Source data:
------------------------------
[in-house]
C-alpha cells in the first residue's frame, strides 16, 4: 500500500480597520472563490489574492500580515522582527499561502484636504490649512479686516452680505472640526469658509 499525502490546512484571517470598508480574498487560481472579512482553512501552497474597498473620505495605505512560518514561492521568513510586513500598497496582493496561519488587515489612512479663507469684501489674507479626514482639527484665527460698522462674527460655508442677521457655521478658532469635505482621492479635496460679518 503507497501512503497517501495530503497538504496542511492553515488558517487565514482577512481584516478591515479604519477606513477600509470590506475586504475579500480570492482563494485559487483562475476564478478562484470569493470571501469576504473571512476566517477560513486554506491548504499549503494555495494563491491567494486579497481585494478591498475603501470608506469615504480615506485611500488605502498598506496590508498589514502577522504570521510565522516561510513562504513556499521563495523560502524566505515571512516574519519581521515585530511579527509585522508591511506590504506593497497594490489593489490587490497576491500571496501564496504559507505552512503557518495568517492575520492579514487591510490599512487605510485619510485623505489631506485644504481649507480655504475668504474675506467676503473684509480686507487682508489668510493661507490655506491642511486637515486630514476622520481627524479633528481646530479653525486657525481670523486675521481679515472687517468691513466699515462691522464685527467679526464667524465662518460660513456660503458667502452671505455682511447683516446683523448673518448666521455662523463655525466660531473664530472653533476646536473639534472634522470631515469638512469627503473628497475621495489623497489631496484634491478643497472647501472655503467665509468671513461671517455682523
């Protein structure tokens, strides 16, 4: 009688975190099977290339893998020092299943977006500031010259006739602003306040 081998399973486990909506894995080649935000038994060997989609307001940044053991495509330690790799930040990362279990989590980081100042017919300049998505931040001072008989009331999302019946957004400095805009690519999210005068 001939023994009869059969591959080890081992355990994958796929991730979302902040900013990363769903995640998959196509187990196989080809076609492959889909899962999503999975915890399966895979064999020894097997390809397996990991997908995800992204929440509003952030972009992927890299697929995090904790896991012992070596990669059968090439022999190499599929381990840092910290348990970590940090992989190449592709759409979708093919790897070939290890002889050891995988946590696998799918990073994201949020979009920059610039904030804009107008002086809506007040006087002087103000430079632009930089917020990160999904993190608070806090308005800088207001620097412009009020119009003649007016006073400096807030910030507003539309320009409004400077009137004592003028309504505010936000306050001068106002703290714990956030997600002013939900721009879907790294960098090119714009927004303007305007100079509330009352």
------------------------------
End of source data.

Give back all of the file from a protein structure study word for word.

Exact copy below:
[in-house]
C-alpha cells in the first residue's frame, strides 16, 4: 500500500480597520472563490489574492500580515522582527499561502484636504490649512479686516452680505472640526469658509 499525502490546512484571517470598508480574498487560481472579512482553512501552497474597498473620505495605505512560518514561492521568513510586513500598497496582493496561519488587515489612512479663507469684501489674507479626514482639527484665527460698522462674527460655508442677521457655521478658532469635505482621492479635496460679518 503507497501512503497517501495530503497538504496542511492553515488558517487565514482577512481584516478591515479604519477606513477600509470590506475586504475579500480570492482563494485559487483562475476564478478562484470569493470571501469576504473571512476566517477560513486554506491548504499549503494555495494563491491567494486579497481585494478591498475603501470608506469615504480615506485611500488605502498598506496590508498589514502577522504570521510565522516561510513562504513556499521563495523560502524566505515571512516574519519581521515585530511579527509585522508591511506590504506593497497594490489593489490587490497576491500571496501564496504559507505552512503557518495568517492575520492579514487591510490599512487605510485619510485623505489631506485644504481649507480655504475668504474675506467676503473684509480686507487682508489668510493661507490655506491642511486637515486630514476622520481627524479633528481646530479653525486657525481670523486675521481679515472687517468691513466699515462691522464685527467679526464667524465662518460660513456660503458667502452671505455682511447683516446683523448673518448666521455662523463655525466660531473664530472653533476646536473639534472634522470631515469638512469627503473628497475621495489623497489631496484634491478643497472647501472655503467665509468671513461671517455682523
């Protein structure tokens, strides 16, 4: 009688975190099977290339893998020092299943977006500031010259006739602003306040 081998399973486990909506894995080649935000038994060997989609307001940044053991495509330690790799930040990362279990989590980081100042017919300049998505931040001072008989009331999302019946957004400095805009690519999210005068 001939023994009869059969591959080890081992355990994958796929991730979302902040900013990363769903995640998959196509187990196989080809076609492959889909899962999503999975915890399966895979064999020894097997390809397996990991997908995800992204929440509003952030972009992927890299697929995090904790896991012992070596990669059968090439022999190499599929381990840092910290348990970590940090992989190449592709759409979708093919790897070939290890002889050891995988946590696998799918990073994201949020979009920059610039904030804009107008002086809506007040006087002087103000430079632009930089917020990160999904993190608070806090308005800088207001620097412009009020119009003649007016006073400096807030910030507003539309320009409004400077009137004592003028309504505010936000306050001068106002703290714990956030997600002013939900721009879907790294960098090119714009927004303007305007100079509330009352």